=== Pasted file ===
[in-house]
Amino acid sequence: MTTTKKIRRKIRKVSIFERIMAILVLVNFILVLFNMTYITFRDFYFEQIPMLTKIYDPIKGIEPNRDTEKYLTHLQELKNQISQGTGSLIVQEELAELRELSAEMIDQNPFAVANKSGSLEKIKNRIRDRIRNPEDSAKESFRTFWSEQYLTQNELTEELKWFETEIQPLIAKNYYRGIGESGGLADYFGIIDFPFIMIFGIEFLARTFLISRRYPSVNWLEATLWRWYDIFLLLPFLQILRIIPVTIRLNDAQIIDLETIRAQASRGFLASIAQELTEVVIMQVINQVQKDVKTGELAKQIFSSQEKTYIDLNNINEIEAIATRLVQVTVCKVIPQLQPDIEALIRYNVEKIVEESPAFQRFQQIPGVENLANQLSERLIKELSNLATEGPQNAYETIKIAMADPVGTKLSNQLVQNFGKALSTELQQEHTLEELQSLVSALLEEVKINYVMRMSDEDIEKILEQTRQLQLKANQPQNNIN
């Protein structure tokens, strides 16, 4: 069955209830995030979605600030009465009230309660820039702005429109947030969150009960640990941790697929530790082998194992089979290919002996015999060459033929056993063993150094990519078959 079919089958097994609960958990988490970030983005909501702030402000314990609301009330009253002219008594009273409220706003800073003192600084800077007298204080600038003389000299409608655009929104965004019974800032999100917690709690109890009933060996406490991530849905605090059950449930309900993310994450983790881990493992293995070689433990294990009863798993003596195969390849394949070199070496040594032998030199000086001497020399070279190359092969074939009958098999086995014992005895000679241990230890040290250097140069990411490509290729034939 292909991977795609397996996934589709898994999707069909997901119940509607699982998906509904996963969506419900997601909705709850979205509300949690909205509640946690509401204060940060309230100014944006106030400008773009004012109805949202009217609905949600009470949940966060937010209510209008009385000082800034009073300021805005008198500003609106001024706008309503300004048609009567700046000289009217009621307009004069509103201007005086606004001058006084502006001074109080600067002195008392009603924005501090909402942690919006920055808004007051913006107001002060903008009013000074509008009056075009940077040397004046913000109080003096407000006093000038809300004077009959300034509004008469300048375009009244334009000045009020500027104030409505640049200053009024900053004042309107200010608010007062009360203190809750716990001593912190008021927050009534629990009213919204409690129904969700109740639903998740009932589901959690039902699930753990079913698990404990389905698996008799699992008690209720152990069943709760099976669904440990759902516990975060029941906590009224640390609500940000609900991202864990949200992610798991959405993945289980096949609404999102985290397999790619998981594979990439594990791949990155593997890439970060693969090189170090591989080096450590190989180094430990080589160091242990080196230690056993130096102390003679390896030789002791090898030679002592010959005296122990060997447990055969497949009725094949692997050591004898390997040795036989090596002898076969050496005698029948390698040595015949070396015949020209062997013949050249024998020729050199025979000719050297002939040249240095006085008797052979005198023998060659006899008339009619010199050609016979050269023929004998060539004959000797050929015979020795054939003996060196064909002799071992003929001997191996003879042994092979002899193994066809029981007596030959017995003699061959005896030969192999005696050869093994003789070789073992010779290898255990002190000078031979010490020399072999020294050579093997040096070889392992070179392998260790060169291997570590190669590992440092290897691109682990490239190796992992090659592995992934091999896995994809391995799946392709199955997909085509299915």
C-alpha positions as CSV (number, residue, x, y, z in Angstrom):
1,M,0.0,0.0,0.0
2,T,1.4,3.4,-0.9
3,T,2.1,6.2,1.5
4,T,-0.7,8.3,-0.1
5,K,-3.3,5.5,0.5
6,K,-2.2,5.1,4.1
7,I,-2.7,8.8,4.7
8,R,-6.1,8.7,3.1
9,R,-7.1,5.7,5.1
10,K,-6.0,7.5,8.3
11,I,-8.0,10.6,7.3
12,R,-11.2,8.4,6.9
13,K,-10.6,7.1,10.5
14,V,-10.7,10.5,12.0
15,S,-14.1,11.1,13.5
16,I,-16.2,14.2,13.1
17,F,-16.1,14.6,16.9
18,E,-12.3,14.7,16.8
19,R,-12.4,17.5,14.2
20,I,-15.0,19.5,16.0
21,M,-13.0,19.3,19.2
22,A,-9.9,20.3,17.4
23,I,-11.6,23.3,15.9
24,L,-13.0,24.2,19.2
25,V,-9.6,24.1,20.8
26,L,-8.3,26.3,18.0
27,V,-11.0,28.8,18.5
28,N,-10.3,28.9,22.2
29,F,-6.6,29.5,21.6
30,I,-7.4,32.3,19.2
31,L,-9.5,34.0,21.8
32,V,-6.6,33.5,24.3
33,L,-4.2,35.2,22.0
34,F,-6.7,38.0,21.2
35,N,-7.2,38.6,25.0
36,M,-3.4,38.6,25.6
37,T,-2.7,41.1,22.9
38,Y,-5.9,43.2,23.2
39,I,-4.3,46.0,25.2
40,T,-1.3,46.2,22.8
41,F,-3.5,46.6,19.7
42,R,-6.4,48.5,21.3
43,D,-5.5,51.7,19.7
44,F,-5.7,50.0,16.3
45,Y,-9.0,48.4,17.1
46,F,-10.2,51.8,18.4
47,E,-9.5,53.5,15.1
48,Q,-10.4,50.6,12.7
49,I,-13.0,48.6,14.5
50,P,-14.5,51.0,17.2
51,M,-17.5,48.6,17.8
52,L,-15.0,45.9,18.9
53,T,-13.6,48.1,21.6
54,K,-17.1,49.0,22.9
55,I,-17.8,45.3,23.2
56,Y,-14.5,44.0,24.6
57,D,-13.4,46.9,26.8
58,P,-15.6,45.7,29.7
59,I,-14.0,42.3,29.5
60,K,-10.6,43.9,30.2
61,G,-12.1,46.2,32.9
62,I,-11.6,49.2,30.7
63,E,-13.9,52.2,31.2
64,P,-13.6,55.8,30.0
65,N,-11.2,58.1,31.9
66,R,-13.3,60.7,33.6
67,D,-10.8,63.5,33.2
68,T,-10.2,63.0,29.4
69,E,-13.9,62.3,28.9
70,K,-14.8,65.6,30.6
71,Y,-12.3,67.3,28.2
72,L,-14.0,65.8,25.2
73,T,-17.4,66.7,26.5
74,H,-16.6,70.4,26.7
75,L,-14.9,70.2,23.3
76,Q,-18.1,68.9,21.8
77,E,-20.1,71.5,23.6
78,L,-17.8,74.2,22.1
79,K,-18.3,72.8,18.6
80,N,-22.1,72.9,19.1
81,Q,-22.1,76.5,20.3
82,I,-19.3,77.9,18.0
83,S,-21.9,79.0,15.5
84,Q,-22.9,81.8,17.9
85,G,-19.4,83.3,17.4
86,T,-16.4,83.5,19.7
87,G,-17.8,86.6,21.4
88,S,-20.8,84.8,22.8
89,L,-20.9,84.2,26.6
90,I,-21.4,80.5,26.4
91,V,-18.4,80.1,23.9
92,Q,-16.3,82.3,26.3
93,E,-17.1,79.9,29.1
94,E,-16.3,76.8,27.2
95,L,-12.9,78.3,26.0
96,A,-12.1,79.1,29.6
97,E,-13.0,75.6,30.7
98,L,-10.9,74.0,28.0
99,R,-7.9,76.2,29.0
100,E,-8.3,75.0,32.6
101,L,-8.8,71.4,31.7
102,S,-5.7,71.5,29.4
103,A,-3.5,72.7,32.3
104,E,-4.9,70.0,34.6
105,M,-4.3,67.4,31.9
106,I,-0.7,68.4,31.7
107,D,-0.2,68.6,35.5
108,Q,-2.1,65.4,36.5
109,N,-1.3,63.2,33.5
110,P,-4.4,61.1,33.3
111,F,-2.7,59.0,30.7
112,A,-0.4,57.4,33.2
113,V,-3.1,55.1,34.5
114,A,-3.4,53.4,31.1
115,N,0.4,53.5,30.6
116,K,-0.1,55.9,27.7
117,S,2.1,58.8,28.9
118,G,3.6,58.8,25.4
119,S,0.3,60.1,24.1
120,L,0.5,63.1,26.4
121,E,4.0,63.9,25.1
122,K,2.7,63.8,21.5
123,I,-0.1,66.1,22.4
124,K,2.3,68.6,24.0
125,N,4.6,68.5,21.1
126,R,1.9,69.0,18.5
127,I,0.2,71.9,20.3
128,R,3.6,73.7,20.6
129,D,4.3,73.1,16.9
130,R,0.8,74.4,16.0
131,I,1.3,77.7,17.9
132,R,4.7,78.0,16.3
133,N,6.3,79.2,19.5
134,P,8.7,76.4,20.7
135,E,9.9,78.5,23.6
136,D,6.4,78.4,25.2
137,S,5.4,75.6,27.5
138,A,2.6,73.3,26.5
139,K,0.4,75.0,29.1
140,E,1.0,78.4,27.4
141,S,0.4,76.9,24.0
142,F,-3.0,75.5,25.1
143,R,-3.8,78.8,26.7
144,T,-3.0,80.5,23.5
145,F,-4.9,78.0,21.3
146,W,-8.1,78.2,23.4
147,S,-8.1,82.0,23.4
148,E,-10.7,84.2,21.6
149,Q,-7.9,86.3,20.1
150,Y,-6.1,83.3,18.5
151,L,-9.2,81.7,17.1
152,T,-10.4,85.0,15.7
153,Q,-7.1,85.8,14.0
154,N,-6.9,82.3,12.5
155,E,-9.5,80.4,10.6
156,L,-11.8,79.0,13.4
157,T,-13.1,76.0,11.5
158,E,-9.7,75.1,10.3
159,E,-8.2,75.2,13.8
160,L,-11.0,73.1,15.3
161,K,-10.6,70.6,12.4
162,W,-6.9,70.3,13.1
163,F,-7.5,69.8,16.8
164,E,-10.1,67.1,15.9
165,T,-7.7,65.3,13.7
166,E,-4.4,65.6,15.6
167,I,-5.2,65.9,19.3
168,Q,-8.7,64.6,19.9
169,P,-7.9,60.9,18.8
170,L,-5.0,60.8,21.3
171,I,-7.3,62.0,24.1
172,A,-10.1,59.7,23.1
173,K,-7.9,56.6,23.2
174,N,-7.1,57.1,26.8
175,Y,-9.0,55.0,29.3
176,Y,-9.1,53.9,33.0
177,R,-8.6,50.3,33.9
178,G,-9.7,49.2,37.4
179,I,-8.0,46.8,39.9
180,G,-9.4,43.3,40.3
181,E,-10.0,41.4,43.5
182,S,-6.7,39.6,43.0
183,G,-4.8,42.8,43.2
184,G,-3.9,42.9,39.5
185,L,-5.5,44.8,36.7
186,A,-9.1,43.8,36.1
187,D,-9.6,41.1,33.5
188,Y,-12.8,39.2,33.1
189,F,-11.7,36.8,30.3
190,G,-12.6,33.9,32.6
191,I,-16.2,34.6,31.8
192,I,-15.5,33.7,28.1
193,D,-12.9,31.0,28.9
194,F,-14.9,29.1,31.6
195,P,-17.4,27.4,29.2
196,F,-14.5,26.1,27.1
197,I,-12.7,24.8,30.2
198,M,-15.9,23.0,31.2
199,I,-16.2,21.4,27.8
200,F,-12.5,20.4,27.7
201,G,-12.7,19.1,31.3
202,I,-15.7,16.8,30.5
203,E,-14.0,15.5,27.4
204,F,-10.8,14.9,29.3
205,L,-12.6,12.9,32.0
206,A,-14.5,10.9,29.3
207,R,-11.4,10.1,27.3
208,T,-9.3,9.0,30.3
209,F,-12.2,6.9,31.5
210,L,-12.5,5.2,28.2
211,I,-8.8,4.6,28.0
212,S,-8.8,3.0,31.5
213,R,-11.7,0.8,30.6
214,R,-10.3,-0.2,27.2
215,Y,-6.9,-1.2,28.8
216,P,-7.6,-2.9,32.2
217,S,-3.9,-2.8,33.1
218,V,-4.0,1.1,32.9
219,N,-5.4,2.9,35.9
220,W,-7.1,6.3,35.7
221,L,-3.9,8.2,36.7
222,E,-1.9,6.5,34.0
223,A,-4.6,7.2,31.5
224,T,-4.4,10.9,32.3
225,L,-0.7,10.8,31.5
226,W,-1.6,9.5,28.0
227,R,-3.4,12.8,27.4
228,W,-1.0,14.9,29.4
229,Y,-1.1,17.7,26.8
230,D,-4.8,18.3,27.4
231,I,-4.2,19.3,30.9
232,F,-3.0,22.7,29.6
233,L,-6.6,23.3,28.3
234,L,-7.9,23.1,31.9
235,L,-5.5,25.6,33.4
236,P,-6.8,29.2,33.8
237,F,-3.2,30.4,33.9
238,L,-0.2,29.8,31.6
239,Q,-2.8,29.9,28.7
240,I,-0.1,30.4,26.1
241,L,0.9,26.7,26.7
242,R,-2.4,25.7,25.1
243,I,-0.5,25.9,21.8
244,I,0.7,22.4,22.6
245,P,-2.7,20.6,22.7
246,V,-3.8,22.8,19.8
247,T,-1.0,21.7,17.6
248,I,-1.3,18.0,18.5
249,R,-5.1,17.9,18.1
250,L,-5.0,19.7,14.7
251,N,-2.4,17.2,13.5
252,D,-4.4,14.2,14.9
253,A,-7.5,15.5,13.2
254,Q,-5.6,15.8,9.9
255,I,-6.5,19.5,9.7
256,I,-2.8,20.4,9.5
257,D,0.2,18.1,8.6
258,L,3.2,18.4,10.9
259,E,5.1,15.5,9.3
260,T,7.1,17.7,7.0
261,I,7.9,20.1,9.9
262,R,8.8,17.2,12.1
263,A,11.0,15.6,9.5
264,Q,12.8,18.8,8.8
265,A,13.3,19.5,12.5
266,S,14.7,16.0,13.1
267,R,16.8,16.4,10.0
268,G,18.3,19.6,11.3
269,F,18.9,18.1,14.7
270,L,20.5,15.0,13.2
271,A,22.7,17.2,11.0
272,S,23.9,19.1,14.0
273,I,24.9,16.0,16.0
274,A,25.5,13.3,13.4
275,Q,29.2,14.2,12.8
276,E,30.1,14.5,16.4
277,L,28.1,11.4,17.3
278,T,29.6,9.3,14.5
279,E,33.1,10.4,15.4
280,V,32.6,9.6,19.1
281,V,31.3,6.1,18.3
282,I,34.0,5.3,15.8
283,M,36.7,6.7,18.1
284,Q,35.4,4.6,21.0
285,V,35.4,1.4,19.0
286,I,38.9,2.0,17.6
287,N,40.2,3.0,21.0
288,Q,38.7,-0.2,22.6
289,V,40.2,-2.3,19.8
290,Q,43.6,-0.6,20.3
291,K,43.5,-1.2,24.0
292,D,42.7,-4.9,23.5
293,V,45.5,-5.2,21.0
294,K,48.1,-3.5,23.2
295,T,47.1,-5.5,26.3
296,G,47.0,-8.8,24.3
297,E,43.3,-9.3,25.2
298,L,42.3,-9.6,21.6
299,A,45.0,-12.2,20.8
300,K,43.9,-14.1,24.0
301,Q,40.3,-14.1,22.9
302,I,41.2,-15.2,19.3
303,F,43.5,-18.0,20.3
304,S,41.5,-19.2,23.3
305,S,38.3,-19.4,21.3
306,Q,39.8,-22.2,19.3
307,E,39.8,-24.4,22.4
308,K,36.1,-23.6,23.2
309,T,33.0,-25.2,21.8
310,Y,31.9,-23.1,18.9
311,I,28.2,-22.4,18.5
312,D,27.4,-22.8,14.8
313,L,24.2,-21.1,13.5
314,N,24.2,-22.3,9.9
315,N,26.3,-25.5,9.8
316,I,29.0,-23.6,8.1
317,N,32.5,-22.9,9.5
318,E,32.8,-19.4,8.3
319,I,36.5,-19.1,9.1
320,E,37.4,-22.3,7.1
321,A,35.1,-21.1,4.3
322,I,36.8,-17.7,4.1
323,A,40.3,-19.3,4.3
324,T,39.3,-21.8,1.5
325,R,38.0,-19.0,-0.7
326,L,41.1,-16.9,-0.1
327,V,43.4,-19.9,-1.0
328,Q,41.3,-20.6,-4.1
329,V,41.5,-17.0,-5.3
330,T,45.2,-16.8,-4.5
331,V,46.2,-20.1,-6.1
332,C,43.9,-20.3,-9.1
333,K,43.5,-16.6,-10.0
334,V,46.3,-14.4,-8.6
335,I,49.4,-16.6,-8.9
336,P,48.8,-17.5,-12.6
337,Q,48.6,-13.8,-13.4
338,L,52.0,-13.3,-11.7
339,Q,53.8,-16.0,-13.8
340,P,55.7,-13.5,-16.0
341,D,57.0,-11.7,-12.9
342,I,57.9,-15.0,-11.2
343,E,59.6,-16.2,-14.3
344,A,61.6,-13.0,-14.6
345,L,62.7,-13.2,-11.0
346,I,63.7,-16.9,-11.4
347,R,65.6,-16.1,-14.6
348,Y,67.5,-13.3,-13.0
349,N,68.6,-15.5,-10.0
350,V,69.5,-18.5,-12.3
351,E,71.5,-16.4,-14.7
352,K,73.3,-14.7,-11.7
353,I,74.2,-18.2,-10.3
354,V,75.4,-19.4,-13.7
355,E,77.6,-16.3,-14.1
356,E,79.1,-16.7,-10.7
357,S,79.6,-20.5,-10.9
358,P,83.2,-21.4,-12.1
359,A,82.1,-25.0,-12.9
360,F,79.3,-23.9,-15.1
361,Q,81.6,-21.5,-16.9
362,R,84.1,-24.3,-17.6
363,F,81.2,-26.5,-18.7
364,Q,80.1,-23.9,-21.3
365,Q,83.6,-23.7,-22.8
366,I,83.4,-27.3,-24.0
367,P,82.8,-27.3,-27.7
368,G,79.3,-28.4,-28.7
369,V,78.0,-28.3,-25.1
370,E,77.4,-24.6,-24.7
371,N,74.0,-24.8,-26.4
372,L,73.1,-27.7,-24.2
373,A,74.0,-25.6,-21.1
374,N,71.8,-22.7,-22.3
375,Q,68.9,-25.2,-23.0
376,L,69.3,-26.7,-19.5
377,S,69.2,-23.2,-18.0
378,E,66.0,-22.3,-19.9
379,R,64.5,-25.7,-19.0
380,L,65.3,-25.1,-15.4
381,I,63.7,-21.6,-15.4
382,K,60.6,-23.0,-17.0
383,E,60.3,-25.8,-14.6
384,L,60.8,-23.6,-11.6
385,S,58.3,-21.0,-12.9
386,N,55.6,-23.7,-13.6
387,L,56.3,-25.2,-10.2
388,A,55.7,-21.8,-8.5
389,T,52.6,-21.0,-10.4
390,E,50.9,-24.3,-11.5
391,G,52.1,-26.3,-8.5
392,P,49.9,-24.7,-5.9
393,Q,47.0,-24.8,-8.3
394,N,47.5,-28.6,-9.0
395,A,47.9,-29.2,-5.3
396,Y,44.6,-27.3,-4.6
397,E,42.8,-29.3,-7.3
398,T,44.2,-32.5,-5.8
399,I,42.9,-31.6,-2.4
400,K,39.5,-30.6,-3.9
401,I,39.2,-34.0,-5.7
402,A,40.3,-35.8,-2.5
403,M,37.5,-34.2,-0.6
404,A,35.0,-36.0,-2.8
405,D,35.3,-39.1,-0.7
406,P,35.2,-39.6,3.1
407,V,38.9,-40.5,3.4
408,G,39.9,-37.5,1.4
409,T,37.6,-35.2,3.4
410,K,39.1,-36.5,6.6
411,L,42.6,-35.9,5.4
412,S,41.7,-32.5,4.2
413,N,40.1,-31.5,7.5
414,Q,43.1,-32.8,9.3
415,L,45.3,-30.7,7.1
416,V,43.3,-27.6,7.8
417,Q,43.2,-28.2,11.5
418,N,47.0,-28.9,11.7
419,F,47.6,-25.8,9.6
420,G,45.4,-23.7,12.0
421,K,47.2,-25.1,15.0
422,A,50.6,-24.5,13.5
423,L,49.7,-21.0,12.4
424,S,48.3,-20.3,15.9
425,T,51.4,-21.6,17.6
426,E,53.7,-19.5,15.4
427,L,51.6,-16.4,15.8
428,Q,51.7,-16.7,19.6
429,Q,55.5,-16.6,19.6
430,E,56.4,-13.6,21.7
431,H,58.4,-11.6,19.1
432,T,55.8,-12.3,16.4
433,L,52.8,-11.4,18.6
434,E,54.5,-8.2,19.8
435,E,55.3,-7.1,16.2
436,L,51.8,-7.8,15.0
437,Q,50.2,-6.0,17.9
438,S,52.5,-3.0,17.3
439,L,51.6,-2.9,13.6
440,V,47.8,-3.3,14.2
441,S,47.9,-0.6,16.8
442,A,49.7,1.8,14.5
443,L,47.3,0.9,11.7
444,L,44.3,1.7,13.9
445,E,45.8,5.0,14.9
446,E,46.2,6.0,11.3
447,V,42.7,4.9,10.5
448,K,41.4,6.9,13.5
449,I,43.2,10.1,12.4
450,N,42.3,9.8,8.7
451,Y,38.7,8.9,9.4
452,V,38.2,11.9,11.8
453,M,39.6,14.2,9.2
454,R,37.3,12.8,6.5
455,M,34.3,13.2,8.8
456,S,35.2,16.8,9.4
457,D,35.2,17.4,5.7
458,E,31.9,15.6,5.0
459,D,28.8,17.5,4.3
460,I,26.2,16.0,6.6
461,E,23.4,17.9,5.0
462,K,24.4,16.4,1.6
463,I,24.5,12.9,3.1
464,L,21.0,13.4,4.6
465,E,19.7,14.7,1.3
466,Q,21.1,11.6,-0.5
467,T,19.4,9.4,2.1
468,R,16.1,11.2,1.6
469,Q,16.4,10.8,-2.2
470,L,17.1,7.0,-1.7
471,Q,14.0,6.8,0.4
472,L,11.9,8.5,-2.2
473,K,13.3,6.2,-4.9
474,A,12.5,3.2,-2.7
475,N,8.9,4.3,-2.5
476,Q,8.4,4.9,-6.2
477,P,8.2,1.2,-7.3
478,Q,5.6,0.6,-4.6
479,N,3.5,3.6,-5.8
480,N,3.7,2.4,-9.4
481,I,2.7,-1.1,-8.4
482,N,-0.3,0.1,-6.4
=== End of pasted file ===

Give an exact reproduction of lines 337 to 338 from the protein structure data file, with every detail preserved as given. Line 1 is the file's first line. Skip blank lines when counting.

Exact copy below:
333,K,43.5,-16.6,-10.0
334,V,46.3,-14.4,-8.6